voiding such food ingradient from allowing into the Food Chain.



Hi Appaji,
Yes, we are on the same page and I guess this is where ISO 22K is so effective in insisting communication does exist on both uptream and downstream with regards to identification, determination and control of suppliers' specifications.

Avoidance of hazards derived from ingredients into the internal food chain is essenital when no process control exists to remove or reduce to an acceptable level is possible. And, I guess this is where the D. Tree does come into play as well. Not entirely perfect but hey! there is currently no other way :beer:
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#23 Charles.C

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Posted 20 March 2006 - 08:54 AM

Hi. I haven't seen the ISO doc so this is sorta off-topic (you did ask for contributions) however I offer these methodological comments on HACCP/Dtrees/risk analysis methods if any interest. It is of importance to note that regardless which way you start, both procedures require a risk analysis evaluation even if it is maybe a bit less explicit in the Dtree.
When I set up my HACCP plans (food) I had choice of using Dtree or occurrence/severity/probability matrix. The risk analysis routes had previously been extensively developed in other industries, eg pharmaceutical, importation of exotic species. Nonetheless I failed to find any which I could make directly satisfactory to myself, main problem being a working balance between number of categories/actions (as an example I found the item which can dwl this site a bit limited although beautifully described - it depends on what you/auditor want to get out of it).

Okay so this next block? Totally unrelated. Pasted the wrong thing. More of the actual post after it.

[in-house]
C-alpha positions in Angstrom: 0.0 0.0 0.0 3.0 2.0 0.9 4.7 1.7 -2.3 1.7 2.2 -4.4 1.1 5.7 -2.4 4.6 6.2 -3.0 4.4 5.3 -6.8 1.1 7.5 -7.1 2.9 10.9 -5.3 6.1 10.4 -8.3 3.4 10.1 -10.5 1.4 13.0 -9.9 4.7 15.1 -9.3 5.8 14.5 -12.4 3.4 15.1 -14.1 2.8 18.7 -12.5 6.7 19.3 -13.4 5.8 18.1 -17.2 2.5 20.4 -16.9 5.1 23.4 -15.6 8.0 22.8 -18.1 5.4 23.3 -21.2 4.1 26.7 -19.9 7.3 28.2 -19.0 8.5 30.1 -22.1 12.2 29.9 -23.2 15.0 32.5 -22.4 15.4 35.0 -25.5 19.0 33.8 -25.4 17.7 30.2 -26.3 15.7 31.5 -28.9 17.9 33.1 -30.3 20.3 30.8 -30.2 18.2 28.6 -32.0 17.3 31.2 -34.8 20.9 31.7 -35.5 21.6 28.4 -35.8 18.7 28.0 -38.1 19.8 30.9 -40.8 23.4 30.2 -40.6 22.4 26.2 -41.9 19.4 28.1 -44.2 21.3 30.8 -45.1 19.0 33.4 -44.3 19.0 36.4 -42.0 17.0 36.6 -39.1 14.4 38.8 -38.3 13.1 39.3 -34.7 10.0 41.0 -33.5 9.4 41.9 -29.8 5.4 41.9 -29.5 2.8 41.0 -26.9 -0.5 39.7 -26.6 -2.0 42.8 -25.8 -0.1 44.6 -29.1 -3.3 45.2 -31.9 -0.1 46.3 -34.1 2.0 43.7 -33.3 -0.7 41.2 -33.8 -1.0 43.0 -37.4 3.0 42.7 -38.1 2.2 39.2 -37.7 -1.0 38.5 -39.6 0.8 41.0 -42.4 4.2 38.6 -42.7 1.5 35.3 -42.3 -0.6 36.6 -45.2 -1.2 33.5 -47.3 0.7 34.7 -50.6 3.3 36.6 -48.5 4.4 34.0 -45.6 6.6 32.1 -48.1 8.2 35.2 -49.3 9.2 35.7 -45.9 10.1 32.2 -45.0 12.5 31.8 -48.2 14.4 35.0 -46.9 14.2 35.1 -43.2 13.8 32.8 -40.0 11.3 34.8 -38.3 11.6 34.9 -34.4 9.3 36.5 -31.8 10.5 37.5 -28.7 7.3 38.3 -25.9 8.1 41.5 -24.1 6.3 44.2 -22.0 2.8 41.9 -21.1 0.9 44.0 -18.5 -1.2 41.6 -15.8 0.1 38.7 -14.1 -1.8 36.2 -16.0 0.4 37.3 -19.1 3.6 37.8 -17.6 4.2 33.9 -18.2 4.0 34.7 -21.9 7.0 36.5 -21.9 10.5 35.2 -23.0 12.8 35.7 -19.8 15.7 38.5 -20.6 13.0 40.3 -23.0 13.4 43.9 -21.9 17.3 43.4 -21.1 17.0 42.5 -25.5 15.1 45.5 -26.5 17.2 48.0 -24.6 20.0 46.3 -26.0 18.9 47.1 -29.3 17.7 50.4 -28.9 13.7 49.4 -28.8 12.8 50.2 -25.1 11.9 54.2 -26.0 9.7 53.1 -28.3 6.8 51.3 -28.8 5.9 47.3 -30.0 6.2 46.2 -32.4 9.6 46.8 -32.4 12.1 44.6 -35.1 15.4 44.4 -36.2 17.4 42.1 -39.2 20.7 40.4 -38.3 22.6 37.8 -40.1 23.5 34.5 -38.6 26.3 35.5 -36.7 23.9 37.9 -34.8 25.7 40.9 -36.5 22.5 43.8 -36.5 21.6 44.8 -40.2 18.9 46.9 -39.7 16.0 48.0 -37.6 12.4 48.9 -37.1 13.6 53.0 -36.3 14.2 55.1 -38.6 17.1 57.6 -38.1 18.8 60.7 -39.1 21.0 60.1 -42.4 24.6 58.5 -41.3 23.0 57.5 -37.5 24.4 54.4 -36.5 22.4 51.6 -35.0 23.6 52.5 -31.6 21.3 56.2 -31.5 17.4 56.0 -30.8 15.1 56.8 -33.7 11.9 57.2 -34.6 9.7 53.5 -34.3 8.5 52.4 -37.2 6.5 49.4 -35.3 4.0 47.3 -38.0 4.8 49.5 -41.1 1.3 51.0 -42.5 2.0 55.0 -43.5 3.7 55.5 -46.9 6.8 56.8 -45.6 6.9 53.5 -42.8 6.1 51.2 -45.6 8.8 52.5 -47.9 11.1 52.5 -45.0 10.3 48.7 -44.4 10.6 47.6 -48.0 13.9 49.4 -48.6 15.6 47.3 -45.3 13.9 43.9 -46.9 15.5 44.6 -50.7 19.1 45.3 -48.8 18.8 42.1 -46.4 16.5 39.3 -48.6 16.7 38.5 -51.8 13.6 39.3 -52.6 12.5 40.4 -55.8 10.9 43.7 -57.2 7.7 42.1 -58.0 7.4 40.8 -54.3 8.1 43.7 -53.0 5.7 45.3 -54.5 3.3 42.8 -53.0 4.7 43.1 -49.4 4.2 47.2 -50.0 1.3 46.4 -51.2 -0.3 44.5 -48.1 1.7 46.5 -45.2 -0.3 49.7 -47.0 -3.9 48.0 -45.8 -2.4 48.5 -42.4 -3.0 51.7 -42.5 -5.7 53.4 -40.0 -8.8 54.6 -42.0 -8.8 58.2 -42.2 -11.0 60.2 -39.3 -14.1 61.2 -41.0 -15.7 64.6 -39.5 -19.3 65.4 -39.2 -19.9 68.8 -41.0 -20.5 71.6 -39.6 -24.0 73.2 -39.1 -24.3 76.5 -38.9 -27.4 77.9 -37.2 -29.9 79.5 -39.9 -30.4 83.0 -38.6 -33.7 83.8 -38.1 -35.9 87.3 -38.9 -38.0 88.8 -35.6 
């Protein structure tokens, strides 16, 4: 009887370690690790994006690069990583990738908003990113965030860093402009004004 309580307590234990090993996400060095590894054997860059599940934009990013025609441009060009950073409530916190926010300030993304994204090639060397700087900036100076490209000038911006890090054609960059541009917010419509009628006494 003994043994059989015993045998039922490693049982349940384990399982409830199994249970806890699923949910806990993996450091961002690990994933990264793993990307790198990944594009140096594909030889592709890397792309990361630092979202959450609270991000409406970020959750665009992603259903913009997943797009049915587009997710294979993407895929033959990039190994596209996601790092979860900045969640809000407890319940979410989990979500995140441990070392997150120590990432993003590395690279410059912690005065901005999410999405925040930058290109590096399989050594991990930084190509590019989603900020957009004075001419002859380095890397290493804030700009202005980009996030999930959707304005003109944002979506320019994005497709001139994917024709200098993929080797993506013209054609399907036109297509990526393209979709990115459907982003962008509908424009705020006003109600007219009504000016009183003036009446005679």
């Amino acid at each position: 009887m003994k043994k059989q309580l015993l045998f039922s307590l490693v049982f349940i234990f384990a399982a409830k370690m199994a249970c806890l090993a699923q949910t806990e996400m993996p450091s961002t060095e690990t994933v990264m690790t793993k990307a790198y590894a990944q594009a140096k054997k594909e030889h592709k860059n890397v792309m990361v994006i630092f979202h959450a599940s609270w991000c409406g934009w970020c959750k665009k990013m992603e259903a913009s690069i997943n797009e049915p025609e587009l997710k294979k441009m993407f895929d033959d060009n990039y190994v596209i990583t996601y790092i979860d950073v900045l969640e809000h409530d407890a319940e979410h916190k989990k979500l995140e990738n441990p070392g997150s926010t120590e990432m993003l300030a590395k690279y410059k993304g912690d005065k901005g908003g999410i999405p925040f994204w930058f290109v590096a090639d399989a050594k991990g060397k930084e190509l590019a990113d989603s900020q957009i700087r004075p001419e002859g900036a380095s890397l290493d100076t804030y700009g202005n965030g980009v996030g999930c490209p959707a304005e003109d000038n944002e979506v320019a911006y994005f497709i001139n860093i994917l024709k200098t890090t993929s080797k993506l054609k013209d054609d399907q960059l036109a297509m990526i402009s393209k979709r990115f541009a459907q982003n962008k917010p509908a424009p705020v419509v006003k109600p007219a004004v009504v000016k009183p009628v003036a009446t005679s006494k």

I also met the option that some approaches recommended splitting out items like the raw materials ( plastics/ingredients etc) into a 'pre-HACCP' section on the assumption that these should have been automatically analysed in detail prior to the main process (via epidemiological history / certification routes etc). This manouevre enables xreferences in filling out yr D4 plans referred in other posts.